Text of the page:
Understanding Norwegian dialects can be challenging – but it’s not impossible!

undredal flam fishing villageThe fishing village of Undredal near Flam. Photo courtesy of Speak Norsk

Learning Norwegian, like any language, comes with its difficulties. One of these is understanding different dialects. But the good news is, learning localisms is well within reach.

As someone currently learning Norwegian and making progress, you may have at least once experienced going to the store, feeling confident in your language skills, and still not understanding a word out of the cashier’s mouth. Sound familiar?

Such a situation means that you likely encountered a dialect and panicked a little on the spot. As if it wasn’t hard enough to learn the language, right?

It’s not that you have to understand dialects. But it sure can help in grasping the language more quickly and integrating into the society more easily.

Norway’s large variety of dialects varies from region to region. In fact, even some Norwegians can’t fully understand each other.

For example…

Take one of the (at first glance) most straightforward words in Norwegian: “Jeg” (meaning, “I”). Its pronunciation differs from place to place.

Here is a short overview of six versions of this pronoun’s pronunciation that can be found in Norway.

“Jæi” – Maybe the most common and used version; also, the one taught at Norwegian language schools in Oslo. It’s encountered in big parts of Østlandet, and especially in cities such as Oslo, Drammen, and Tønsberg.

Oslo. Photo courtesy of Speak Norsk

“Je” – Used in some places in Østlandet. If you come from smaller areas, like Gjøvik or Toten, you might hear people saying “je veit itte” (I don’t know).

“Jæ” – Originally from Østfold. You can encounter this pronunciation in towns like Halden, Sarpsborg, or Fredrikstad, for example.

Torvet Fredrikstad
Torvet Square in Fredrikstad. Photo courtesy of Speak Norsk

“I” – If you come from Molde, you likely say “i e moldeneser” (I am from Molde). In the areas around Romsdal, this pronunciation is a characteristic of the local dialect.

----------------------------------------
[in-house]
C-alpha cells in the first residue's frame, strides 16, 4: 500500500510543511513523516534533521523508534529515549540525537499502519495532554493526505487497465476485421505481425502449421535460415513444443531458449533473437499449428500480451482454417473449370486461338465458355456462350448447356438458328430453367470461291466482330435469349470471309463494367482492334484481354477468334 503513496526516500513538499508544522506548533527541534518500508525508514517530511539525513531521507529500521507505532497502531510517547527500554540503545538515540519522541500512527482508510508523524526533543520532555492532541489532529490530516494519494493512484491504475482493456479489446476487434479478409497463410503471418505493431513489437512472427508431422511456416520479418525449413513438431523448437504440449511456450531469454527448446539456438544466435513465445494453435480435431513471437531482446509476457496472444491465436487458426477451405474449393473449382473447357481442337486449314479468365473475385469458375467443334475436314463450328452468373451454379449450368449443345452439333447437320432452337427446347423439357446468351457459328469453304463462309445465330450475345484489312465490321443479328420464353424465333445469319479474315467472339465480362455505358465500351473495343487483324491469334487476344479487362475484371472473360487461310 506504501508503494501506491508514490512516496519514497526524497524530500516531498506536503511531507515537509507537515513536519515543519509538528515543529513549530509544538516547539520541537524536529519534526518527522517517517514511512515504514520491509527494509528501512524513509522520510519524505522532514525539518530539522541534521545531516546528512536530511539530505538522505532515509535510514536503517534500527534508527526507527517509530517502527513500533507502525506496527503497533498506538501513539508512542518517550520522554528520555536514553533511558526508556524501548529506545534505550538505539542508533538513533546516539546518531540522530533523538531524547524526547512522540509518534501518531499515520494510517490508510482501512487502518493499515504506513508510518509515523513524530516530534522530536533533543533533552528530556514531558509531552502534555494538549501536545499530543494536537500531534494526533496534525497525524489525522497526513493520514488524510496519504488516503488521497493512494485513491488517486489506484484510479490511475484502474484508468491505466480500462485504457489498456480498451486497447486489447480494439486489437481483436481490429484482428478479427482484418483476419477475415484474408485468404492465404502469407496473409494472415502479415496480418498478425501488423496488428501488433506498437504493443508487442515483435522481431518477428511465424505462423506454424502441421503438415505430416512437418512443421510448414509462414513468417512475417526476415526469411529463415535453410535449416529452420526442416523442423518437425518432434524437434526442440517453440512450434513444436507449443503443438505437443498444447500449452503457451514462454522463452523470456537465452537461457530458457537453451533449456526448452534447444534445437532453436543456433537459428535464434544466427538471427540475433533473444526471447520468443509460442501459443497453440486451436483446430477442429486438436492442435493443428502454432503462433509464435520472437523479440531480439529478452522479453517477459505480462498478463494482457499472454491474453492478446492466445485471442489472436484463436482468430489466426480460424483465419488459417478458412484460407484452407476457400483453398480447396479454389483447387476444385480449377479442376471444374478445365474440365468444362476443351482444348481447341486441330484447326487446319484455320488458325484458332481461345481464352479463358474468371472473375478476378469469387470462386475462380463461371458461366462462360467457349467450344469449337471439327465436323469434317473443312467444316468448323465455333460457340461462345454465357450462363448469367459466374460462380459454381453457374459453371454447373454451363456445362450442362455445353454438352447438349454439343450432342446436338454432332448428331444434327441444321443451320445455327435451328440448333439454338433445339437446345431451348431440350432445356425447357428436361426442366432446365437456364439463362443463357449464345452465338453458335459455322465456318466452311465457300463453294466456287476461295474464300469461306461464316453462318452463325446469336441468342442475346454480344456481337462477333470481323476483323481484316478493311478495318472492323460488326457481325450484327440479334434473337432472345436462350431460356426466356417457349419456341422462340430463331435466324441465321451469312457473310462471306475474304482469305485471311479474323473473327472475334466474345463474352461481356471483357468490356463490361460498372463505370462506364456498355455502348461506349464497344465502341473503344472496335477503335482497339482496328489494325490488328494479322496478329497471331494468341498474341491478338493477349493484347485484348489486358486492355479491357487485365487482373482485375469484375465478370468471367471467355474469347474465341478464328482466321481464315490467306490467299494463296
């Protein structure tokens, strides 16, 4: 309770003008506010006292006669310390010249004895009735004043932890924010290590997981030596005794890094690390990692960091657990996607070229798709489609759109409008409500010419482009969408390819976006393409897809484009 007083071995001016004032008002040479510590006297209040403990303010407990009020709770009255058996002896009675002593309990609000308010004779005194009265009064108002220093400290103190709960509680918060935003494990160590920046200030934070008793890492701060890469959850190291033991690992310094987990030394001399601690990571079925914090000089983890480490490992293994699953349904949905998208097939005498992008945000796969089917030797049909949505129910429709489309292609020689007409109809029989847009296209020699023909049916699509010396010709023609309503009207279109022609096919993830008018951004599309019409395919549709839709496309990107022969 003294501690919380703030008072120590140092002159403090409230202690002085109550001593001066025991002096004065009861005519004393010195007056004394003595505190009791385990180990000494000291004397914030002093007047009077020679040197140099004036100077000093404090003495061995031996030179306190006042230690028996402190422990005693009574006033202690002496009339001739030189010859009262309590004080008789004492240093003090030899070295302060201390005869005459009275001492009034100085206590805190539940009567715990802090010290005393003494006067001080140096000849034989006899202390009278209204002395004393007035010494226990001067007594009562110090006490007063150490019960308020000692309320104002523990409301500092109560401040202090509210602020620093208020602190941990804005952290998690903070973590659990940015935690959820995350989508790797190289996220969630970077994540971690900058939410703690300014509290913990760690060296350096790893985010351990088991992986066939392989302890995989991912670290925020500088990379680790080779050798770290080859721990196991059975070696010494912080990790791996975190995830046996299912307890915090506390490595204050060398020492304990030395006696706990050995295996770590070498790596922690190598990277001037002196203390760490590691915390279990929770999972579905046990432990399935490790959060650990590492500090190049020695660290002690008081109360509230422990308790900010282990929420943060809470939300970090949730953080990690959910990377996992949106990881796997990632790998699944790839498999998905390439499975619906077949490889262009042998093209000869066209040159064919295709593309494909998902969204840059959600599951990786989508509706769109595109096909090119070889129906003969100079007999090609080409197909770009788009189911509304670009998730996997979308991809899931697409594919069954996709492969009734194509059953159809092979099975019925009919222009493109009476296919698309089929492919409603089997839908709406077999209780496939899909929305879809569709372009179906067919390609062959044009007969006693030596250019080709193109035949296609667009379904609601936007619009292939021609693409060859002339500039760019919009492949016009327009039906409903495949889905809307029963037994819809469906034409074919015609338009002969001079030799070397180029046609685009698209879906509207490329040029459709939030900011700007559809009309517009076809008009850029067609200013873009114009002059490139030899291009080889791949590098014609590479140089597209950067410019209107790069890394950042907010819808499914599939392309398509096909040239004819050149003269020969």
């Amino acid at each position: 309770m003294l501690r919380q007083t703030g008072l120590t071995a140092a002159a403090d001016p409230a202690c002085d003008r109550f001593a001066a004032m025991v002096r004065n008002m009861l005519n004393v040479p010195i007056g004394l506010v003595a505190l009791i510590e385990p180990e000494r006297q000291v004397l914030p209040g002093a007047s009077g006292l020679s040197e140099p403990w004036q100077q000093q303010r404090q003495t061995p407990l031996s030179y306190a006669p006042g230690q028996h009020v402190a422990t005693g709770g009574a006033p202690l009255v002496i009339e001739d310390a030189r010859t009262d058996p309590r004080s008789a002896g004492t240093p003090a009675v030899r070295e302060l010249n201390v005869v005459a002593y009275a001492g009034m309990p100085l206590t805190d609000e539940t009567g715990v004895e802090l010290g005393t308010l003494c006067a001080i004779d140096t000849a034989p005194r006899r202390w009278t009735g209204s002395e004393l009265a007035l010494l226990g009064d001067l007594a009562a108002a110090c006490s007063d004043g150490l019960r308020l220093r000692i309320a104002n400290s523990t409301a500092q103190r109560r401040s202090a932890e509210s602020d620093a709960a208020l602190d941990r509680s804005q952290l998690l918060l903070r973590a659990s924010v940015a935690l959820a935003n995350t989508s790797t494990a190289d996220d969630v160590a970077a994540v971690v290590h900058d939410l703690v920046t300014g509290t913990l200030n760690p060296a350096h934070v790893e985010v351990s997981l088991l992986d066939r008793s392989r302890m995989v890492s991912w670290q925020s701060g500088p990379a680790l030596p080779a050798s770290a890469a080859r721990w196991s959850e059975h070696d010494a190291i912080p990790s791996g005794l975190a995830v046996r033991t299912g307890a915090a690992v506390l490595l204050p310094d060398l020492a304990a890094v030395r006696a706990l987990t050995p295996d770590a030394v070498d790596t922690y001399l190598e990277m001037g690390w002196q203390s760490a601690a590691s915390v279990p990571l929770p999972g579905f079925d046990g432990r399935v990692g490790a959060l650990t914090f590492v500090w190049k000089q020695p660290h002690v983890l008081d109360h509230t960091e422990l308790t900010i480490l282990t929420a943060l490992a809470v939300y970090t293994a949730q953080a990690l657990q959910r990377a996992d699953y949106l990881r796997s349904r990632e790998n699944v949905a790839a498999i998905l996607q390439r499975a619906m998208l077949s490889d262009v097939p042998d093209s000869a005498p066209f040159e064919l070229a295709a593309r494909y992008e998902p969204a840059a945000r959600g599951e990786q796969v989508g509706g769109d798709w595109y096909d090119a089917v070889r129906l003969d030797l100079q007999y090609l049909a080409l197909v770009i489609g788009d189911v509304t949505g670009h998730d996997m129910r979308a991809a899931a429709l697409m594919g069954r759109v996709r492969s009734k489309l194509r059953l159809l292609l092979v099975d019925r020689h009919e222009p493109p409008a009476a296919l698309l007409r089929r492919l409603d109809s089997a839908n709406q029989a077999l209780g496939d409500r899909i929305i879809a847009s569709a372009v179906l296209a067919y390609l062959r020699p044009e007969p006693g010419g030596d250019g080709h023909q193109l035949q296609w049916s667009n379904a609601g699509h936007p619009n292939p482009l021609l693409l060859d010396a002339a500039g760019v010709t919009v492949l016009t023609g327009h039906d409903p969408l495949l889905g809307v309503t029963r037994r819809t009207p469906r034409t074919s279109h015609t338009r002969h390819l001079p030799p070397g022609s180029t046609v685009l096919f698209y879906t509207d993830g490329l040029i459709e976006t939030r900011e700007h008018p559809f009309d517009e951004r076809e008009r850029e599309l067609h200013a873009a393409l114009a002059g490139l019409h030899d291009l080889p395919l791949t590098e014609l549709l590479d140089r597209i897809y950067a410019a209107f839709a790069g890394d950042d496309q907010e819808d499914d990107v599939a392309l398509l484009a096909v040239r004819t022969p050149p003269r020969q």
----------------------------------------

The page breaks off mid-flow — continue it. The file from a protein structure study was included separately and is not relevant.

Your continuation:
“Eg” – People from big parts of Vestlandet (for example, the areas surrounding Bergen and Stavanger) say: “eg”. Some parts of Nord-Norge, like Lofoten and Mo i Rana, also use “eg”.

“Æ” – In Sørlandet, in cities like Kristiansand and Mandal, you can hear people say “æ”. This is also a common characteristic in the dialects of the northernmost counties: Trøndelag, Nordland, and Troms og Finnmark.

Where to begin

Language school Speak Norsk advises learners to stick with the dialect they feel comfortable with at first. For most Norwegian learners, this is the usual Oslo dialect. Don’t be discouraged if you don’t understand people from Tromsø yet! As you might know by now, Norwegian dialects can even be difficult for Norwegians to understand.

Once you have mastered the initial dialect you are learning, you can start exploring all the linguistic ranges Norway has to offer.

If you’re at the point where you are ready to start branching out, there are a few things you can do to help the process. First and foremost, study hard and study consistently. Don’t go through all the dialects all at once. Instead, choose one to start with and then go in-depth with the others. Learning about dialects’ origins will also help you understand Norwegian culture better.

Besides self-studying and asking your Norwegian friends, the topic of dialects will arise at more advanced levels of Norwegian, such as the C1 level. Generally, Norwegian language schools will give you a great introduction to the Norwegian dialects and a closer look into some of the most-spoken ones in Norway.

A great way to immerse yourself in the ever-fascinating world of Norwegian dialects is Speak Norsk’s online C1 course, recommended by many who have reached an advanced level in the language and want to comprehend the linguistic background of the Nordic region.

This is a wonderful way to learn the basic characteristics and intonations of Norwegian dialects. You can expect to grasp:

  • How to differentiate different Norwegian dialects, such as Bergen’s, Stavanger’s, and more
  • An understanding of the particular nuances of the Norwegian language and authentic word phrases, unknown to beginner/intermediate students and generally used only by the Norwegian community through history, through listening and reading exercises
Speak Norsk
Teacher Jon from the C1 course at Speak Norsk. Photo courtesy of Speak Norsk

Ready to dive in?

Speak Norsk awaits.

Don’t hesitate to reach out to this team of passionate teachers, dedicated to making your life in Norway even better:

This post has been published in collaboration with Speak Norsk.

Source: Speak Norsk / #Norway Today

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